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Jukebox musical time travelers

"Neil Berg's Rock-N-Roll Decades" rock radio revue coming to Washington Center

Neil Berg / press photo

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One of the most popular theater trends to emerge over the last two decades is the jukebox musical, in which some theme or performer is used as a justification for stringing together a bunch of hit songs you already know. The term dates to 1962 at the latest, and An American in Paris fit the description 11 years before that. After the mammoth success of 1999's Mamma Mia!, the format came to dominate the West End and Broadway. Audiences can't get enough of it, making shows like Buddy: the Buddy Holly Story, Forever Plaid, Jersey Boys, and Rock of Ages box-office catnip. So why, it's fair to ask, have so many critics - I, for one - been less than enraptured?

For one thing, it's a hell of a lot easier to list songs that fit a certain theme than write memorable new ones, and that attracts unqualified aspirants to the genre. Also, because the audience is really just waiting to bop along to the next familiar tune, they're more forgiving of clichéd dialogue or half-witted jokes. Often, mindless spectacle is emphasized over relevance or even good sense. I love the band Queen, for example, but I challenge you to make it through a production of We Will Rock You without cringing.

Having said that, I do love hearing talented singers perform popular music on local stages. It's also a damn sight cheaper than Springsteen tickets. So how do we fans of live performance balance our fondness for radio rhythms with an understandable aversion to crap? This requires homework. You could start by scanning rosters of award winners. Ain't Misbehavin': the Fats Waller Musical (which, it just so happens, plays Tacoma's Broadway Center for the Performing Arts on March 7) won the Tony and Drama Desk Awards for best musical. You could also trust a producer or playwright's résumé. If, for example, you dug All the Way and The Great Society as much as I did, you might be interested to learn those scripts' author, Robert Schenkkan, collaborated with off-Broadway impresario Neil Berg on a rock musical about Jesus's apostles, called The 12. That show features all-new songs, but Berg has racked up quite a jukebox-musical CV of his own.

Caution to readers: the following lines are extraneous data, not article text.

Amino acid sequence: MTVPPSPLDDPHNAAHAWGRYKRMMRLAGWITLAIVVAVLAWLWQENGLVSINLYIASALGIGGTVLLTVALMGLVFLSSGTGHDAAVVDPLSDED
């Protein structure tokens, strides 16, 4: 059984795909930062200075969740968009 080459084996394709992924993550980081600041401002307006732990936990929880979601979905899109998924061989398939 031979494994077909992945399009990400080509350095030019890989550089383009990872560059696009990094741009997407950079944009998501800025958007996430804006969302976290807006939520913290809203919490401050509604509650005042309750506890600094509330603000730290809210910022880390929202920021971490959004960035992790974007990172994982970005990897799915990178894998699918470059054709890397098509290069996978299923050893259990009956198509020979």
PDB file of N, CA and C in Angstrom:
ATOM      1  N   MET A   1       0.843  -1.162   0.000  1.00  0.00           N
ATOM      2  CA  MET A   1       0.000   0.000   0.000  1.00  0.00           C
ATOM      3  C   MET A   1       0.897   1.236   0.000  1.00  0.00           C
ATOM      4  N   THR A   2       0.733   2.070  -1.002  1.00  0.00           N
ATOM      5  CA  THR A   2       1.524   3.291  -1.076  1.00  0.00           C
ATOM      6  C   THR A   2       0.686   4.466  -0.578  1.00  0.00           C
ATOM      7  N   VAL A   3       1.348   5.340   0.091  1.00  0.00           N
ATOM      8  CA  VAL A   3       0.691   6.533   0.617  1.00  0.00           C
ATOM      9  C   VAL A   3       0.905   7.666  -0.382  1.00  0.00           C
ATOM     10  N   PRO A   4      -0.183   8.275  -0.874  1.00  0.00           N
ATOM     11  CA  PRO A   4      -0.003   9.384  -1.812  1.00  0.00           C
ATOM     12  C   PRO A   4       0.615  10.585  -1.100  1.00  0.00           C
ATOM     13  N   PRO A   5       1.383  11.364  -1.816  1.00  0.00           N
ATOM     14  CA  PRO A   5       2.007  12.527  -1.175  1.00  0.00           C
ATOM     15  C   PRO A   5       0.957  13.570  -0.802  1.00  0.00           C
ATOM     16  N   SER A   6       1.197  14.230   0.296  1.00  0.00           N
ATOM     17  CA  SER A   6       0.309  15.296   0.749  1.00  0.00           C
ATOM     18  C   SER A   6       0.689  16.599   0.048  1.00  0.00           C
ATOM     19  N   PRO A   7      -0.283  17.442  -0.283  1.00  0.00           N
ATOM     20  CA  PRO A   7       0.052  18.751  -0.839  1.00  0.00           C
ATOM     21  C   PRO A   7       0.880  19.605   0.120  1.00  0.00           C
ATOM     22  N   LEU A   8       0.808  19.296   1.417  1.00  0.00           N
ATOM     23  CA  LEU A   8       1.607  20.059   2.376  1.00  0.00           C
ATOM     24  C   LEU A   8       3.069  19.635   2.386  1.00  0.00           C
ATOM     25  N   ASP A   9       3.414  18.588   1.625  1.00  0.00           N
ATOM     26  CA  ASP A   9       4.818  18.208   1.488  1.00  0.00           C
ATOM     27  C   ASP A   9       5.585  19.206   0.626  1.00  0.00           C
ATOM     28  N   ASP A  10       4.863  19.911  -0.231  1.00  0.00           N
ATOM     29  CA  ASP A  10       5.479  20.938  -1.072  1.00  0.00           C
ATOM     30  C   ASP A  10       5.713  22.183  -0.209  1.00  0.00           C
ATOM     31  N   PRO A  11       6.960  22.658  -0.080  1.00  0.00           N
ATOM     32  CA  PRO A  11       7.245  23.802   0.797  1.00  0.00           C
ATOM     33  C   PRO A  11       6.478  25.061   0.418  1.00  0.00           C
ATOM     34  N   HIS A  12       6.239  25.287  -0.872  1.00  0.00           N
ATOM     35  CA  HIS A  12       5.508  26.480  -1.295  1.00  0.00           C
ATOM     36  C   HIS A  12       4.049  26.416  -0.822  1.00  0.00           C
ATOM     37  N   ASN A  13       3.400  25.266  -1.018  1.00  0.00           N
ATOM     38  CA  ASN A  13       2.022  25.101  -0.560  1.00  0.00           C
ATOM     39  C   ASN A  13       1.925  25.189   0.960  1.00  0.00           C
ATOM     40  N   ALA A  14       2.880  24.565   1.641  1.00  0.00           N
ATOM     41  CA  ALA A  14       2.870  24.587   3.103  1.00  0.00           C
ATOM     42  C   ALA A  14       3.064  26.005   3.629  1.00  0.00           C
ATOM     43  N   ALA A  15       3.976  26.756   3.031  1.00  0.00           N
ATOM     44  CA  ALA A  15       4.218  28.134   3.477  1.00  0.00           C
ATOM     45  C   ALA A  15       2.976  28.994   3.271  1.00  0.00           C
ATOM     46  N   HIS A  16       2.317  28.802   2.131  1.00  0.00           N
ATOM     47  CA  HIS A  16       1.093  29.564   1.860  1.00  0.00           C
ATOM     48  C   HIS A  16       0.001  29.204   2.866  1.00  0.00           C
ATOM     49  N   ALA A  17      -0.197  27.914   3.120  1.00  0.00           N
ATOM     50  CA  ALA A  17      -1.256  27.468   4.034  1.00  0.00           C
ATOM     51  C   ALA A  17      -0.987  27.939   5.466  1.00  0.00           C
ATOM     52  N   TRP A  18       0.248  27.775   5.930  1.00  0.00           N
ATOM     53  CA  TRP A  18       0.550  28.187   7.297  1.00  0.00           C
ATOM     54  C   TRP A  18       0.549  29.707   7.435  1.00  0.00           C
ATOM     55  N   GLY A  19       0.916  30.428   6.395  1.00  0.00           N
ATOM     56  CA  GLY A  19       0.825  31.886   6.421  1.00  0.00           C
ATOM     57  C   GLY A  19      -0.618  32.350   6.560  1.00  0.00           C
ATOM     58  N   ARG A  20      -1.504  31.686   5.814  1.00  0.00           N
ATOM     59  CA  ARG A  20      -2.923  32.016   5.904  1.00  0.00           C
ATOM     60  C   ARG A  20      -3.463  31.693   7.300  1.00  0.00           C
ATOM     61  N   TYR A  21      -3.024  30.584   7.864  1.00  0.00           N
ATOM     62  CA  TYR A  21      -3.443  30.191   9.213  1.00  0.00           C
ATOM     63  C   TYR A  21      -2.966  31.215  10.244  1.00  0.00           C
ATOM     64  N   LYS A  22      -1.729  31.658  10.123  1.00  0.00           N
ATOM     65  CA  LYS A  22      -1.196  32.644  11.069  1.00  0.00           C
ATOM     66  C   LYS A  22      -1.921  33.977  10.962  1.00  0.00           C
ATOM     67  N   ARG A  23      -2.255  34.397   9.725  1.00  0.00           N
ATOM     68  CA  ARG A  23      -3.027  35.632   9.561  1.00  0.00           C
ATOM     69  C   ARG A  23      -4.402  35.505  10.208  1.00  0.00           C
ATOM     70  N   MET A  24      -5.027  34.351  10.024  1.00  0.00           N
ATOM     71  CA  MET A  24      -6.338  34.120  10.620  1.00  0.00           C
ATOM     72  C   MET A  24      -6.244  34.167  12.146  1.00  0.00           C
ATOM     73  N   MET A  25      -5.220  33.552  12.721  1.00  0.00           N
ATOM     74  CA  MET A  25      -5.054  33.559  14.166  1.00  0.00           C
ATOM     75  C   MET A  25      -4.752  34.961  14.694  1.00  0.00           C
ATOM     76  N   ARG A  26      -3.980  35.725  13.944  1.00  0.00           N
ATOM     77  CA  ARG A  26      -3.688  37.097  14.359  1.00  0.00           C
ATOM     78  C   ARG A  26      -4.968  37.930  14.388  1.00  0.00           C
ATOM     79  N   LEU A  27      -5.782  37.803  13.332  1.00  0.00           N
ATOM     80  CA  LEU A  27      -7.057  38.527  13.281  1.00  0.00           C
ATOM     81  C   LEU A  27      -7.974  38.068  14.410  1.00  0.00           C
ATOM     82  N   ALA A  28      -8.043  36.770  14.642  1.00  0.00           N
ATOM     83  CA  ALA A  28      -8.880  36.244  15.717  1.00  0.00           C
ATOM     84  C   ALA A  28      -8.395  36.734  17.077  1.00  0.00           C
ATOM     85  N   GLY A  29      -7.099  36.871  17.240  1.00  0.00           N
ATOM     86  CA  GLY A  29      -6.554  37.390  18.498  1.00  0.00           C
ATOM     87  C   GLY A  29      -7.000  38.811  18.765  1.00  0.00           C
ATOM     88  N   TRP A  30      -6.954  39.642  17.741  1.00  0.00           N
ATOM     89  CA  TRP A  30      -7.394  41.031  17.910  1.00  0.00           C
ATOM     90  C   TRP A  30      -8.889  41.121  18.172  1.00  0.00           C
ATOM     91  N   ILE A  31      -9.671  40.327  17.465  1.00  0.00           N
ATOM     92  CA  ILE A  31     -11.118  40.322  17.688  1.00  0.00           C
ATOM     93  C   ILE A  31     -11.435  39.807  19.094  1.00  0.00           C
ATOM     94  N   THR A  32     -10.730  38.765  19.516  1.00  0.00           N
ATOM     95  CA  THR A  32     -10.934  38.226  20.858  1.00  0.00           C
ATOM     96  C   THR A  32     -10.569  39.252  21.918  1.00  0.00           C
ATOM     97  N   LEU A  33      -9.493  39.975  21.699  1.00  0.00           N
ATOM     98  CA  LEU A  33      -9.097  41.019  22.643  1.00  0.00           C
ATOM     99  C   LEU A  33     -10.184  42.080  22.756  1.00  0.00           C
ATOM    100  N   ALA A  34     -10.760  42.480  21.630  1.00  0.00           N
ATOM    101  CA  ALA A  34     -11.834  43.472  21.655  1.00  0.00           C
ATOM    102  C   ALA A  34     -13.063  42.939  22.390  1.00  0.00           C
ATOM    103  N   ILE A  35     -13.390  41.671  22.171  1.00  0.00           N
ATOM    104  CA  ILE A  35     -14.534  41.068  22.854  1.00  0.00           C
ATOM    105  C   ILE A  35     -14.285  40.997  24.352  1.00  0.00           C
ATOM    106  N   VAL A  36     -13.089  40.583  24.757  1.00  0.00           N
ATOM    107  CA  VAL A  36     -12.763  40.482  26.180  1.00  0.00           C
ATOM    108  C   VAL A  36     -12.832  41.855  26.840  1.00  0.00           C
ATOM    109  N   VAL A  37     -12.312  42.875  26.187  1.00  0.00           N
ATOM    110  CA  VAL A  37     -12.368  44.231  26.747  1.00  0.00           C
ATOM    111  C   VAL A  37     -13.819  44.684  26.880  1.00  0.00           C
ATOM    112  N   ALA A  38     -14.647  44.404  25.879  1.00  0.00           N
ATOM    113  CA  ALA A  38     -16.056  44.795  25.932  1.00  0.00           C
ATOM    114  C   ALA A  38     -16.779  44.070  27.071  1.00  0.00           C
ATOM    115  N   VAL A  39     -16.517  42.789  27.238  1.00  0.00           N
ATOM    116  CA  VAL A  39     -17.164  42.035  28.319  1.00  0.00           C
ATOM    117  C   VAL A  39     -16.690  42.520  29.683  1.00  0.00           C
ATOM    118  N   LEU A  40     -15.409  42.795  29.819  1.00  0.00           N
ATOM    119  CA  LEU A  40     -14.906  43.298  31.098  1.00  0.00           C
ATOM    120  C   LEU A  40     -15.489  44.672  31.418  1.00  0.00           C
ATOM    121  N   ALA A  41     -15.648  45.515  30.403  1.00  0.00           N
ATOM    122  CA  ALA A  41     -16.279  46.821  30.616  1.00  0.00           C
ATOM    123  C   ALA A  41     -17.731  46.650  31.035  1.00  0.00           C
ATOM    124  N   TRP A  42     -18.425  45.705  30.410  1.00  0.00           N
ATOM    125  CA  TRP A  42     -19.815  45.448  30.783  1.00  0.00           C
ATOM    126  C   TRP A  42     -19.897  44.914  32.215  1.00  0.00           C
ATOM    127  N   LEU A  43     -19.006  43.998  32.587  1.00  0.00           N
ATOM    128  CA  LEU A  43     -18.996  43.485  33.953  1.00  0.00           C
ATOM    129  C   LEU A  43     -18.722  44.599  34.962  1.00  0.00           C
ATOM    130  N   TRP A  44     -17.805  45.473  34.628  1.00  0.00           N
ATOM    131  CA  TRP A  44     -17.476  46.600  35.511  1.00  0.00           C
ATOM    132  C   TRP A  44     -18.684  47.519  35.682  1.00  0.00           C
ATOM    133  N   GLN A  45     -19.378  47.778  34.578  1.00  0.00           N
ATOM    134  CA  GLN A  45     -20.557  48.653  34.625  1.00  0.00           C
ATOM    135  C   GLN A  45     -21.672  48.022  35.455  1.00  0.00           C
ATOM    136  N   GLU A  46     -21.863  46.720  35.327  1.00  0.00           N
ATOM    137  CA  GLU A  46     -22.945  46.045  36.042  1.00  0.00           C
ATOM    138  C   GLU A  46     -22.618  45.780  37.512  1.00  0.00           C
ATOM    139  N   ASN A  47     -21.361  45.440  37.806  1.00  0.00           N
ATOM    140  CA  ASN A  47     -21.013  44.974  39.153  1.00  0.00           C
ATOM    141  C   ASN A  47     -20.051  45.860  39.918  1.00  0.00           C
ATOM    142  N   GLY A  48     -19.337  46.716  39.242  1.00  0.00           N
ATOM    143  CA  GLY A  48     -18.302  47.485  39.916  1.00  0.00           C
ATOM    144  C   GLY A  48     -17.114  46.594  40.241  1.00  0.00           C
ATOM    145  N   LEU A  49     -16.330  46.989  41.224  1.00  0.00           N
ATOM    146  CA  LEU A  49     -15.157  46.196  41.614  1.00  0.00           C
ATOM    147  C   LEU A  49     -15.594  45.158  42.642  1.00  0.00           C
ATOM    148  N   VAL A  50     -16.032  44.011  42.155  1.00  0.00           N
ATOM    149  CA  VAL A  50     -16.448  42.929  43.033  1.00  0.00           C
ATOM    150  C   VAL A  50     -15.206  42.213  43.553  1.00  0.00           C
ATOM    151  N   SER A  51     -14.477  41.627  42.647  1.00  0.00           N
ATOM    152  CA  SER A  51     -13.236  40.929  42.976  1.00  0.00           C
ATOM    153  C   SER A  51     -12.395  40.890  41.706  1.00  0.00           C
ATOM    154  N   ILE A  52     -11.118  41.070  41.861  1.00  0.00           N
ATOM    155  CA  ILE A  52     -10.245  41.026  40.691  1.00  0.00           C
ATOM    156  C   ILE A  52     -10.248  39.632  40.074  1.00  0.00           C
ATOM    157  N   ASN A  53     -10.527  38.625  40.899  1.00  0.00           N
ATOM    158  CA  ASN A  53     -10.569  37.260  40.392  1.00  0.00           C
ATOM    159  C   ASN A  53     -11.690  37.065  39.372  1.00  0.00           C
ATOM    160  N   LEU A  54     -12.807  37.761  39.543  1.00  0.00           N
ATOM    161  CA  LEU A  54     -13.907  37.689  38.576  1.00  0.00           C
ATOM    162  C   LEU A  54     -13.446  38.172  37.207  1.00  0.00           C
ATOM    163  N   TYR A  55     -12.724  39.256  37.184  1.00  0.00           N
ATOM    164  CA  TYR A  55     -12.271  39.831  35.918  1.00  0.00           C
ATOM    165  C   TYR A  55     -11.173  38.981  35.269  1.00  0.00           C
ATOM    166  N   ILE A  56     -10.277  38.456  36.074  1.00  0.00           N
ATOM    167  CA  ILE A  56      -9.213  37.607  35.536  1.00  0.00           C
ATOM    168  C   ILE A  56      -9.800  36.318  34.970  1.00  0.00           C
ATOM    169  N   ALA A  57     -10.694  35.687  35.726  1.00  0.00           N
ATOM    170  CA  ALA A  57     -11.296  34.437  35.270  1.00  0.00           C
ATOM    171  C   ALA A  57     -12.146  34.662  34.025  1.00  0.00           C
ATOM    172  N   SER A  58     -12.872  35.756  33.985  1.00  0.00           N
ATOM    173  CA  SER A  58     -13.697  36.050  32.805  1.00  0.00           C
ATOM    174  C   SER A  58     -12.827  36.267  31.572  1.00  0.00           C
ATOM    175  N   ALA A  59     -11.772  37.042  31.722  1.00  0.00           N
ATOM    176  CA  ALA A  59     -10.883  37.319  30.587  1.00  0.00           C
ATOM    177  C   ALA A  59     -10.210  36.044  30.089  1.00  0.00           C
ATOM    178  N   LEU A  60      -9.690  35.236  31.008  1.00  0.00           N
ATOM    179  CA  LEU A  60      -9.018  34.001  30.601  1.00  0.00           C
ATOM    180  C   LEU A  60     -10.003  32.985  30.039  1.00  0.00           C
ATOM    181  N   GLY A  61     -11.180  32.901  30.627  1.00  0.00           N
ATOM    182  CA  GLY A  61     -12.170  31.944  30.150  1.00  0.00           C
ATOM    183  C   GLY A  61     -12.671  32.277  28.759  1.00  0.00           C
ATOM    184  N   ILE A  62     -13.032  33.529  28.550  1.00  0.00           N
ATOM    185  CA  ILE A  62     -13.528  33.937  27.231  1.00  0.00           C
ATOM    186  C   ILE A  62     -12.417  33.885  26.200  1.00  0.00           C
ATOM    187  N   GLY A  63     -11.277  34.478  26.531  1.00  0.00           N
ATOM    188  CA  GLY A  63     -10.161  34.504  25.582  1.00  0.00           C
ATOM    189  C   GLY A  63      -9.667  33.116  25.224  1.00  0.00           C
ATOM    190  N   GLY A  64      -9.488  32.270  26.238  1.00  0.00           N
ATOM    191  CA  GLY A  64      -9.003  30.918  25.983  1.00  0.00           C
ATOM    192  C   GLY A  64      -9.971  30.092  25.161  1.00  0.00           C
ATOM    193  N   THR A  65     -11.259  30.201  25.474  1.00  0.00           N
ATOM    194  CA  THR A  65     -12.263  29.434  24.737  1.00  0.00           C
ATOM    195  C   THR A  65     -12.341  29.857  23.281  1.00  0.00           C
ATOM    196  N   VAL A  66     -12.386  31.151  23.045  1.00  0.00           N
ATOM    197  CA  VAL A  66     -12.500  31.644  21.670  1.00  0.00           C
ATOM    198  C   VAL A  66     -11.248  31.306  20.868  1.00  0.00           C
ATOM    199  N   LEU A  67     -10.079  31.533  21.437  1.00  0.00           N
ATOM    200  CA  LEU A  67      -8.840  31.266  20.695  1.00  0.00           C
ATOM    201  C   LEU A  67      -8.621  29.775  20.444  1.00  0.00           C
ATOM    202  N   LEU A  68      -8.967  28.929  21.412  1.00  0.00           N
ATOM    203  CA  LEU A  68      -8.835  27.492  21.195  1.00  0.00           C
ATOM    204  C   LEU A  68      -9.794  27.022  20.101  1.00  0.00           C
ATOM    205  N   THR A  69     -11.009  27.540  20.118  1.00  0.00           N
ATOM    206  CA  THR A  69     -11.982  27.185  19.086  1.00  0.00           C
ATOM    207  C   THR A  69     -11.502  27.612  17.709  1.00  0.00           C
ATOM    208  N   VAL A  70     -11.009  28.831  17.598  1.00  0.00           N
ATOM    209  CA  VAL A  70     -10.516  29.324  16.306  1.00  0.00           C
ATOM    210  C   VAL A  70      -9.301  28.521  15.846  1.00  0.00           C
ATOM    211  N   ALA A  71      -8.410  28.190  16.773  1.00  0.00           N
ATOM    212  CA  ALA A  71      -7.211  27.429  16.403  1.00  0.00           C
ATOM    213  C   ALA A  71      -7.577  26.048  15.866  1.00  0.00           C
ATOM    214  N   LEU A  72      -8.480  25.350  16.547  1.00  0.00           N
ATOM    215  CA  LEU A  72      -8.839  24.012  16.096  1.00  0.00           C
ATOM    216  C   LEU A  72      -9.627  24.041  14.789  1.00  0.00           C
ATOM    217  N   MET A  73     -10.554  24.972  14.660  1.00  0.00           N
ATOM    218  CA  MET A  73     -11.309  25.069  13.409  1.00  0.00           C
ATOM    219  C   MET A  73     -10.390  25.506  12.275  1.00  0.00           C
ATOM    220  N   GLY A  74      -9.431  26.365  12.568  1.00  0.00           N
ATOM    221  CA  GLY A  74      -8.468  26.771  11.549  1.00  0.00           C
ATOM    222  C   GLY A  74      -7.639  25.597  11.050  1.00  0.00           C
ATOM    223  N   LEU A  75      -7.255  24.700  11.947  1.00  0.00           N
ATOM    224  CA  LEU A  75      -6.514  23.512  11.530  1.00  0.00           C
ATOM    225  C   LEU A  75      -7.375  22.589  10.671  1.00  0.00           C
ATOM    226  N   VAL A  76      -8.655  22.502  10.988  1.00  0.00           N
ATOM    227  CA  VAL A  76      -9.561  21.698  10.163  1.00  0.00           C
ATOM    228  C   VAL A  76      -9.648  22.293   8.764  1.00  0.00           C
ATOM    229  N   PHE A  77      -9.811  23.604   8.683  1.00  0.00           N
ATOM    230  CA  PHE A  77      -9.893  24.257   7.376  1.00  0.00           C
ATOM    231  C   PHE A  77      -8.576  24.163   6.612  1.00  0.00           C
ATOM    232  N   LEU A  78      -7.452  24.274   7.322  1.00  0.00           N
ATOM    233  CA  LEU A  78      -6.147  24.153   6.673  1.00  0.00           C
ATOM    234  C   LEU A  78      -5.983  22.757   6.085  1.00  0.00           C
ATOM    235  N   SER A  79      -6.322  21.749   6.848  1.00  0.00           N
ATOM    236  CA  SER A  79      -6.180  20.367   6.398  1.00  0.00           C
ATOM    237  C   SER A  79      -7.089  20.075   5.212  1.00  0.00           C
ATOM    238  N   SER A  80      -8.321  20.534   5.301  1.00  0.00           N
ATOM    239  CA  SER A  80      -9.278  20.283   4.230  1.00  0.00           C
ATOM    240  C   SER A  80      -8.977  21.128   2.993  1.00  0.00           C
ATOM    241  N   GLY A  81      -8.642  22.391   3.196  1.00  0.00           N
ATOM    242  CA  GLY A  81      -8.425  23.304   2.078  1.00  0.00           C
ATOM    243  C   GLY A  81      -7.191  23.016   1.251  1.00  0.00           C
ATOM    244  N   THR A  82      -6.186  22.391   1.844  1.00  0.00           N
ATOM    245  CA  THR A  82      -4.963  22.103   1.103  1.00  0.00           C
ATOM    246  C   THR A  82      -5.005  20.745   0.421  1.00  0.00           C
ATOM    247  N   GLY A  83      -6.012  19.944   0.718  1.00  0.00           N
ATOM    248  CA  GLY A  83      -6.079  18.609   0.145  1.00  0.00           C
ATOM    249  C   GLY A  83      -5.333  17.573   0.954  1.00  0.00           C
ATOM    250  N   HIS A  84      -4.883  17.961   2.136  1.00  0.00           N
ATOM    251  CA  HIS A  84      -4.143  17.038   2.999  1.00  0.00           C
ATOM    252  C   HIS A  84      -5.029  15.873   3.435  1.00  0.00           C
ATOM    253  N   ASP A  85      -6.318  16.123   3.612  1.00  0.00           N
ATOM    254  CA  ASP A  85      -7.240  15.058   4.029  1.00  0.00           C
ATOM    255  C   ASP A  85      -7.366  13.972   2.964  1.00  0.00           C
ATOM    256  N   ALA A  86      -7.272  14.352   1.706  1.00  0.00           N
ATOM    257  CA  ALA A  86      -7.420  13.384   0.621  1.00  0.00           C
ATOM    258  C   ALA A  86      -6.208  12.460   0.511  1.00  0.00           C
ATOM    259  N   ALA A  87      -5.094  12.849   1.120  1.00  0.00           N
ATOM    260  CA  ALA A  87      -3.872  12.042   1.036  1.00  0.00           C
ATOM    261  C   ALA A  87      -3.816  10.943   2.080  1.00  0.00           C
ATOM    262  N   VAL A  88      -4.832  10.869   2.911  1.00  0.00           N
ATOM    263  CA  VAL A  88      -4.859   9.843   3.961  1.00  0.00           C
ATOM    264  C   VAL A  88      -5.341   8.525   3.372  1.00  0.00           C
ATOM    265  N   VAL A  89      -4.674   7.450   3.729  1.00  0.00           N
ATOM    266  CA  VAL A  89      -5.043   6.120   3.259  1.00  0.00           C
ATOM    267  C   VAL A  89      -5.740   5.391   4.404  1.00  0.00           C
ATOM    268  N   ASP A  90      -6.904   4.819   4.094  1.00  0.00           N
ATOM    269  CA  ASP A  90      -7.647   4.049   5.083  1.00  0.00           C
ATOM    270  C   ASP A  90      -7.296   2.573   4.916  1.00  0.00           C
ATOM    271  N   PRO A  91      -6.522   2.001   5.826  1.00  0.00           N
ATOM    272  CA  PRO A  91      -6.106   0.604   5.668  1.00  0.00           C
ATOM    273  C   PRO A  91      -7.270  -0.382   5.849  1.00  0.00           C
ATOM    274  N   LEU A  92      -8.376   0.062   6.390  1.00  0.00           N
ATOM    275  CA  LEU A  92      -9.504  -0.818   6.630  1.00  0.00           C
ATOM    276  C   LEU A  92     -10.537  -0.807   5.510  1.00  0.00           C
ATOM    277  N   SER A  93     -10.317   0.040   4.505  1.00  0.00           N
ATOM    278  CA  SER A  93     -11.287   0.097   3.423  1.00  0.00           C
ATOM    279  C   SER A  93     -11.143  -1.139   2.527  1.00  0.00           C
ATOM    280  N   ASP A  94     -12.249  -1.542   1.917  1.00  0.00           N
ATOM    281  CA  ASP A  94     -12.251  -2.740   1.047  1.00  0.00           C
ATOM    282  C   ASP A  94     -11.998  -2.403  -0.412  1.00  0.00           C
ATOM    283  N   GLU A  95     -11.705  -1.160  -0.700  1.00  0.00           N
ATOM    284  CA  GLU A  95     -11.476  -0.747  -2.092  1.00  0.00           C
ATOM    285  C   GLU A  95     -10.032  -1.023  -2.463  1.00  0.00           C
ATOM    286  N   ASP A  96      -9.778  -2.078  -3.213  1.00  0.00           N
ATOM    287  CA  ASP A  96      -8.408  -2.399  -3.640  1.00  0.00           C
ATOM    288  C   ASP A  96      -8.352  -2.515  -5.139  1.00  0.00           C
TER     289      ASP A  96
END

And that brings us, at long last, to Neil Berg's Rock-n-Roll Decades, playing Jan. 10 in Olympia. It's a jukebox musical that travels the annals of rock history. Instead of using lame comic filler to slog from song to song, however, its performers introduce each number with history about the icon who made it famous. We're talking single-named superstars like Elvis, Dylan, Aretha, Janis, Elton, Billy and Bruce. And oh, what singers and musicians Berg assembled to wail these numbers! All six vocalists have toured with national productions, and Sophia Ramos fills Janis's shoes by touring as lead singer for Big Brother and the Holding Company. All in all, Decades is about as safe a bet as you can find. Chances are, your favorite artists are represented-never duplicated, of course, but boy, do some jukebox musicals come close.

NEIL BERG'S ROCK-N-ROLL DECADES, 7:30 p.m. Saturday, Jan. 10, Washington Center for the Performing Arts, 512 Washington St. SE, Olympia, $17-$47, 360.753.8585

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